This forest property is located in the township of Rangeley Plantation in Franklin County, Maine.  Because it is certified by both SFI and FSC, we can share a number of other details about it here.  The property owner is listed as Bayroot LLC, and under the management of Wagner Forest Management LTD.  Like many large, forested properties the region, it has changed hands many times over the years, but remained in consistent, commercial timber production since the mid-19th century.  The harvest site pictured here was previously harvested in the mid-1980’s and naturally regenerated.




“Operators & Traders”

Our DDS story illustrates a detailed and credible sourcing trail for a rather insignificant but very common wood-based product:  a jam label.  It traces our product from a kitchen cupboard all the way to a stump in a forest in Maine.  But what does this tell us about EUDR implementation?

When (if) the EUDR is implemented in 2024, the companies with specific responsibilities under the law – called ‘operators’ and ‘traders’ – will begin to be accountable to the specific requirements of the regulation.  Let’s use our example to see what this will mean:

The Operators are the companies who are subject to EU law and will buy, sell, and take responsibility for the paper used to make the labels:

  • Eurosupply Ltd – as the importer of record, Eurosupply clearly has the first responsibility under EU law to conduct Due Diligence for imported wood products.
  • Imprimerie Martin – because they are a large company, and also trade in wood products by way of their commercial printed products, Imprimerie Martin will be considered a Trader, with the same DDS responsibilities as their suppliers.
  • Bonne Maman – although not primarily in the wood or paper business, they also seem to meet the definition of a Trader, with DDS responsibilities for their paper labels.

Information Gathering Responsibilities:

A quick glance at the EUDR Article 9, clause 1(d) tells us that Operators will have to collect and maintain ‘the geolocation of all plots of land…” for the wood products they purchase.  That means the wooded mountainside forest in Franklin County, Maine.

But how will they get this information?  A chain of requests will need to be established to pass the information along.  A long, long chain of requests.

In our example, the chain will begin with Stratford Lumber, who – when they purchased their logs – were in a position to know that the logs were harvested from a specific plot of land in Franklin County, Maine. Along with all the other plots of land that they purchased logs from.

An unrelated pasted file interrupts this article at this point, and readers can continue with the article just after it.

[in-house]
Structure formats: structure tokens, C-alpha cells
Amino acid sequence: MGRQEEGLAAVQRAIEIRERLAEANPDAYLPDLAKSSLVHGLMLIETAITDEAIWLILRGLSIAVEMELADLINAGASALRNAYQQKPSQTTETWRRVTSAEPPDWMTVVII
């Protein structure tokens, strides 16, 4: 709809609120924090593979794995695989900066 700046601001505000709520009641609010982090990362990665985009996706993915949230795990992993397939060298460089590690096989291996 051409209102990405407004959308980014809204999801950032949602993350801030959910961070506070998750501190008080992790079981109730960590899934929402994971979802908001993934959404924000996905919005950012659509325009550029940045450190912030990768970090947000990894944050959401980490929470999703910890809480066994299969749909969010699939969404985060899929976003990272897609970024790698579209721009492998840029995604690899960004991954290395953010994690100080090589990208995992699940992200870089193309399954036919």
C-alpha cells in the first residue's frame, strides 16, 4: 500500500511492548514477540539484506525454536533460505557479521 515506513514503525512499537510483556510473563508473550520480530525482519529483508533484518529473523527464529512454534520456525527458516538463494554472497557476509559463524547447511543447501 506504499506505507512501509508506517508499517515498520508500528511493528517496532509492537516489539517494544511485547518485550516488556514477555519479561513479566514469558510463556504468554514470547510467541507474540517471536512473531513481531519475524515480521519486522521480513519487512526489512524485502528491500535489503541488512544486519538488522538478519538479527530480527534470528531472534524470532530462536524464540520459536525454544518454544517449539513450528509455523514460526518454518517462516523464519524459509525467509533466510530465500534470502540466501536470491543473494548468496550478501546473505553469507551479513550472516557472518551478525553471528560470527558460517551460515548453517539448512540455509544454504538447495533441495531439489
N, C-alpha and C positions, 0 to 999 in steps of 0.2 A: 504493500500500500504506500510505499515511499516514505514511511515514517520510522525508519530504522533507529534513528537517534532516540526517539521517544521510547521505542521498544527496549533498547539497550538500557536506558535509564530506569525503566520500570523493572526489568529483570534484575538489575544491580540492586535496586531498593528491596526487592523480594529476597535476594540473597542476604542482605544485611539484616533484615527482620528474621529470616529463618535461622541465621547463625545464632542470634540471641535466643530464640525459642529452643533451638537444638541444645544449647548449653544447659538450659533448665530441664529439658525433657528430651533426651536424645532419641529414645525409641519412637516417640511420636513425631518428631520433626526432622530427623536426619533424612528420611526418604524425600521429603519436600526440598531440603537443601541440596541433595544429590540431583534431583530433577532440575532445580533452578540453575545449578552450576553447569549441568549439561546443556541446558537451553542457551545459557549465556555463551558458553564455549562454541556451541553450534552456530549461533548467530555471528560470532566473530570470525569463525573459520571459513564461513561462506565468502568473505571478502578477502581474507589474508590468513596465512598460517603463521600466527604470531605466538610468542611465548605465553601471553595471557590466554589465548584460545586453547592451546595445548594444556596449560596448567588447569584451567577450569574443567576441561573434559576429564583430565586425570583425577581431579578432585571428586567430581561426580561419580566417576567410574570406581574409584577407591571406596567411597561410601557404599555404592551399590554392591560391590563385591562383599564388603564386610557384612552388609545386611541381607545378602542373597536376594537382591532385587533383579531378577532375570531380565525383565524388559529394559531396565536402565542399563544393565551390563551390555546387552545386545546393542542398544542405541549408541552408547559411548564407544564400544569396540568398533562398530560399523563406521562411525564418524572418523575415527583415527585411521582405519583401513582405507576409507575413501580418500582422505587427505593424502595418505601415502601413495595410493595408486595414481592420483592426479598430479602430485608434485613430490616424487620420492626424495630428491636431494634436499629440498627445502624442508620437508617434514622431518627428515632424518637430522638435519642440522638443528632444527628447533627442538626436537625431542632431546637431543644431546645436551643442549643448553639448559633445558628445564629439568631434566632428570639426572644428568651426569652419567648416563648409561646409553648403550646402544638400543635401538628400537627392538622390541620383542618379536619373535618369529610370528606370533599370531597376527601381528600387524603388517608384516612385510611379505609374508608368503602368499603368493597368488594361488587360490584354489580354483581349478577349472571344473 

Stratford Lumber will provide this list of forest sites to Warrenbrook Corporation, as supporting documentation when they sell their wood chips.

Warrenbrook will have to assemble and maintain a list of sites from Stratford and all of its other wood suppliers and provide it to its paper customers when it sells paper to Unifiber.  And do the same for all of its other customers.

Unifiber will have to maintain a site list for each and every grade of paper, from each and every supplier, that it purchases for distribution to European clients and provide these lists, along with other export documentation, to Eurosupply when they fill orders for C1S and other grades of paper.

Eurosupply will supply the site lists it received from Unifiber and its other suppliers to Imprimerie Martin when they order C1S for use in Bonne Maman jar labels.  When the labels are printed and shipped to the jam factory, this long, long list of sites will have to be attached.

What Does This All Mean?

If everyone in this long chain of Due Diligence does their job correctly, the label buyers at the Bonne Maman jam factory in France will have documented proof that their jar labels contain fiber that was sourced from the balsam fir stump that we photographed on our walk in the woods this week.

Presented this way – as a simple example, we might think of this as just an amusing and harmless piece of information.  An interesting example of how markets and forest industry work in our globally interconnected economy.

But our example is just a single, isolated trail in an enormously complicated supply network.  European “operator” companies will not be collecting single source-tracing examples.  The EUDR requires assembling endlessly vast catalogs of source information like this.  Millions of sites, from thousands of suppliers, updated constantly and continuously until they become meaningless.

If all of this were free of charge, it would be just silly.  But, of course, it will not be free.


Let’s conclude by reminding ourselves about what Due Diligence is for.  It is intended to provide information to allow risk-based assessments about environmental and social values in wood product supply chains.  When the risks exceed acceptable limits, mitigation is needed.  If mitigation is ineffective, the sources are unacceptable and need to be cut off.

Does a French jam company need a list of a million forests in order to assess whether they are sourcing unethical paper labels?  Obviously not.  The fact that we have to ask the question reveals the fatal flaw in the EUDR.